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This is what it's like to experience a tsunami alert first-hand

The warning was prompted by an earthquake in Alaska, magnitude 7.9.

In some parts of the world people can only imagine what the regular threat of a tsunami feels like, but it’s a very real occurrence for others.

Dean Anderson is a Canadian living in Port Alberni, British Columbia. The 34-year-old has lived most of his life there, and was struggling to get to sleep when a tsunami siren really woke him up.

The warning was prompted by an earthquake in Alaska, magnitude 7.9. What followed were tsunami warnings going out for coastal Alaska, British Columbia and the West Coast of the US.

For those wondering what a tsunami siren sounds like, this is what Anderson experienced in Port Alberni in the early hours.

“I went to bed around 02:00, but couldn’t sleep and got up around 03:00,” Anderson said. “I heard the sirens go off about 15 minutes later.

“This is the fourth time I have heard a tsunami warning,” he continued. “Three times here in Port Alberni and once when I was working up north in Stewart.”

Anderson, who was alone when the siren went off, said everybody in Port Alberni is familiar with the sound of the warning system, although according to him it’s something you never quite get used to.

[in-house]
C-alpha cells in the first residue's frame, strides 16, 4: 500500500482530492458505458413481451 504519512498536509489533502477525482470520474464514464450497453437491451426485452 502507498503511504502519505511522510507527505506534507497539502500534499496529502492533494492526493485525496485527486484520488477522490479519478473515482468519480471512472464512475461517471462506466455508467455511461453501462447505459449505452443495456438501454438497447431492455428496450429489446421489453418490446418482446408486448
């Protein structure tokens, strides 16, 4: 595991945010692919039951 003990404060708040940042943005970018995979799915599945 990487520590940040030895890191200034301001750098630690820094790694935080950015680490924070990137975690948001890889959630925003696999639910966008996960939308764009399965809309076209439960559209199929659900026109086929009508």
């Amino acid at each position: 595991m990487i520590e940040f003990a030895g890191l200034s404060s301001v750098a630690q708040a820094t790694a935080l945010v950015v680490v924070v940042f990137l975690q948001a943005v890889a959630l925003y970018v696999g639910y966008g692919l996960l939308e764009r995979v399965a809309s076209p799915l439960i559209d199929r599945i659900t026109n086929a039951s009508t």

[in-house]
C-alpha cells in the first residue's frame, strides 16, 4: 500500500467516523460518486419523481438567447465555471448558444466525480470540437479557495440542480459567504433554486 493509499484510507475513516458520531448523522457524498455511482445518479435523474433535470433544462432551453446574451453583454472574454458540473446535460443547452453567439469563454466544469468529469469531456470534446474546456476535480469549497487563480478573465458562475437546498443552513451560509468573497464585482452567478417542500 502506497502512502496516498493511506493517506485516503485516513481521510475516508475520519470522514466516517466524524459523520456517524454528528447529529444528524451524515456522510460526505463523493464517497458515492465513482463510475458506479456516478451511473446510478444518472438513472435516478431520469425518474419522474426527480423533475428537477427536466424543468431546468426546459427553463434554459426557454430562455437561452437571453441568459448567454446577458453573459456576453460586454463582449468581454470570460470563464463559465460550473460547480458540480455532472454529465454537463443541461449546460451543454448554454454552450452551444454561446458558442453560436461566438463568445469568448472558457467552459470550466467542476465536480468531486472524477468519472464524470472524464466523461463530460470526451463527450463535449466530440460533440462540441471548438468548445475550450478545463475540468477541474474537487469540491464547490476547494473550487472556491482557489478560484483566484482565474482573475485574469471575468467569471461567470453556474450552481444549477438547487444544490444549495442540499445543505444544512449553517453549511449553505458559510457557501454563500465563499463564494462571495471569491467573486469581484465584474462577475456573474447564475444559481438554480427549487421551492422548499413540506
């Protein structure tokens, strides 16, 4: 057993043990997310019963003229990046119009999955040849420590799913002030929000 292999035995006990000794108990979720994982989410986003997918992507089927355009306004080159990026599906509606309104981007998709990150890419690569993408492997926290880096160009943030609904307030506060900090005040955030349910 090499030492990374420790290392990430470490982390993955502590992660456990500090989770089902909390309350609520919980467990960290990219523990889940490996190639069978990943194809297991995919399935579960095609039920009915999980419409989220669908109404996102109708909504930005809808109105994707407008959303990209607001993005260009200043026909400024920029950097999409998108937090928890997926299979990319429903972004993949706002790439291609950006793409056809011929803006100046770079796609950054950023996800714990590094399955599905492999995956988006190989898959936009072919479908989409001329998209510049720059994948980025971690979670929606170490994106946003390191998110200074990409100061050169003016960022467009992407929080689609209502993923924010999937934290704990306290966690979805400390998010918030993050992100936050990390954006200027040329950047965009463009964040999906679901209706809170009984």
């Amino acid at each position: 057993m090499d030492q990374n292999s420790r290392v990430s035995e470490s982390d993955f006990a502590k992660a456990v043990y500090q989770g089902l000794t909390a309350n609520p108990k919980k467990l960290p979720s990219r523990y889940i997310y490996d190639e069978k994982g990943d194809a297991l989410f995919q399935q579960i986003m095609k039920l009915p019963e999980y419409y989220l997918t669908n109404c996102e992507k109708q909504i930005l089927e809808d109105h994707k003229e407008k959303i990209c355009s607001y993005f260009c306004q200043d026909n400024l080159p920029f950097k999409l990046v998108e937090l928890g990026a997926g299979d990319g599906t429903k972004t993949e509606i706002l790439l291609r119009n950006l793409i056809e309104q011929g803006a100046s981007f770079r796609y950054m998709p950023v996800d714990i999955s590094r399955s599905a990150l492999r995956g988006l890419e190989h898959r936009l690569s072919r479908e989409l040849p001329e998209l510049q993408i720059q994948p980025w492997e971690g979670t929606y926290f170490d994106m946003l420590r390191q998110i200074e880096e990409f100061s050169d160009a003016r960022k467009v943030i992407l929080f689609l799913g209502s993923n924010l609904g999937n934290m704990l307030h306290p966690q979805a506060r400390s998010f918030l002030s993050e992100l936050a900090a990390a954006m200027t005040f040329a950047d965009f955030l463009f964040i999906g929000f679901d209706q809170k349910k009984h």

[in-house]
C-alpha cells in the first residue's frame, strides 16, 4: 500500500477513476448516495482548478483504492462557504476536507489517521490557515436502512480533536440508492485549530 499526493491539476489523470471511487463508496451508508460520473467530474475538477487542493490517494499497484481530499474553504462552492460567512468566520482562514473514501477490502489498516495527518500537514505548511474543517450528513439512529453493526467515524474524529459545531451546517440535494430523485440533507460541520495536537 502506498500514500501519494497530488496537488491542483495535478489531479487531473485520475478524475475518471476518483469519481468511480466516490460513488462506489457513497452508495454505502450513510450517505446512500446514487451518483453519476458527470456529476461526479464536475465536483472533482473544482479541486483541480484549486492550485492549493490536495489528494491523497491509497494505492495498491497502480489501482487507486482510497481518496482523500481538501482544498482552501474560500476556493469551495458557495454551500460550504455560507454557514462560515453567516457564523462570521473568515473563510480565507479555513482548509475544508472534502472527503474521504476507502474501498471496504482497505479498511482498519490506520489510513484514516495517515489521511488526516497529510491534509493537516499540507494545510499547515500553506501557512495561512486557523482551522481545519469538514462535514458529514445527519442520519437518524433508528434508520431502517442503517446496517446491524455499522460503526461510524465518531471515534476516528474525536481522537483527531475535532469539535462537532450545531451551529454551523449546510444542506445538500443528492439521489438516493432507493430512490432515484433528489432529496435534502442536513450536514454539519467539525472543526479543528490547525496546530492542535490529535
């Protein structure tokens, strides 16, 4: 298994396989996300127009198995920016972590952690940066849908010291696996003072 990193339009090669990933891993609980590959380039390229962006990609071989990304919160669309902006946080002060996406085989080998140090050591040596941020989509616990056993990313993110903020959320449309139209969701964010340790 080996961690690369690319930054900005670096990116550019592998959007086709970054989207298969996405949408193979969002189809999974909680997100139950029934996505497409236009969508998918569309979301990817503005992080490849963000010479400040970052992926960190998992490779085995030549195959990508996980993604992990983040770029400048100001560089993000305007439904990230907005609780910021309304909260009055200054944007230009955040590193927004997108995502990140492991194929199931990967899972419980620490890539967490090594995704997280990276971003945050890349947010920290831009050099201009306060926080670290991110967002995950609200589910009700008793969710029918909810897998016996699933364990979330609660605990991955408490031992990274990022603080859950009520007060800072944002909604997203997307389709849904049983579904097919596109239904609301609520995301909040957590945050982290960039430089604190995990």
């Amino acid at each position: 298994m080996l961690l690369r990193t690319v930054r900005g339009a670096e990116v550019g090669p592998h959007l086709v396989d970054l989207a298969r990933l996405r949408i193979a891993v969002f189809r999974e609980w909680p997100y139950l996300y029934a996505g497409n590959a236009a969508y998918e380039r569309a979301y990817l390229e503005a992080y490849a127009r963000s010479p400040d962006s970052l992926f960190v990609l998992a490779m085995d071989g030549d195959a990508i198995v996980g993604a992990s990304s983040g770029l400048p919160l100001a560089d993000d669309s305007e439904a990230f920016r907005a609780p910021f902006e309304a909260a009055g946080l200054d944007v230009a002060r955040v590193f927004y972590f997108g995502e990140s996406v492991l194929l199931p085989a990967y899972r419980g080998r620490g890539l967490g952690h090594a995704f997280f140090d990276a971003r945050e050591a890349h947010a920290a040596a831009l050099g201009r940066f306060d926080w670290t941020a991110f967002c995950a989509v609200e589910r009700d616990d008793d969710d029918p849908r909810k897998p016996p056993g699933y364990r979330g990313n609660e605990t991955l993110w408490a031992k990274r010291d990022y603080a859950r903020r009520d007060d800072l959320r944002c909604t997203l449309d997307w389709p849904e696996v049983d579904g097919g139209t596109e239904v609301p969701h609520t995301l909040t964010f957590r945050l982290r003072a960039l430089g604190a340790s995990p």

“You hear that sound and you just get this feeling of dread, like a heavy ball in the pit of your stomach,” he said. “You’re thinking: ‘Is this the one?'”

Tofino residents and visitors leave the community center after the tsunami warning ends, in Tofino, British Columbia
Tofino residents and visitors leave a community centre after the tsunami warning ends, in Tofino, British Columbia (Melissa Renwick/AP)

Warnings from the National Weather Service sent to cellphones in Alaska warned: “Emergency Alert. Tsunami danger on the coast. Go to high ground or move inland.”

The tsunami warning was cancelled after a few intense hours, and while there will likely be more alerts in the future, moving is not something Anderson is seriously considering.

People wait for the all-clear at Homer High School during a tsunami alert for Homer, Alaska
People wait for the all-clear at Homer High School during a tsunami alert for Homer, Alaska (Michael Armstrong/AP)

“It’s something I have given thought to in the past, but you can’t live in fear,” he said. “Where can you go that’s really safe anyway? You move to the interior to get away from the water and then you have forest fires to worry about in the summertime. Those were awful this last summer. It was one of the worst fire seasons we ever had.

“It doesn’t matter where you go, there’s always something that mother nature can throw at you,” he continued.

“It’s best to just be prepared. Have a few days supply of food and water, copies of all your ID and important documents, blankets and a tarp and rope in a duffel bag ready to go.”

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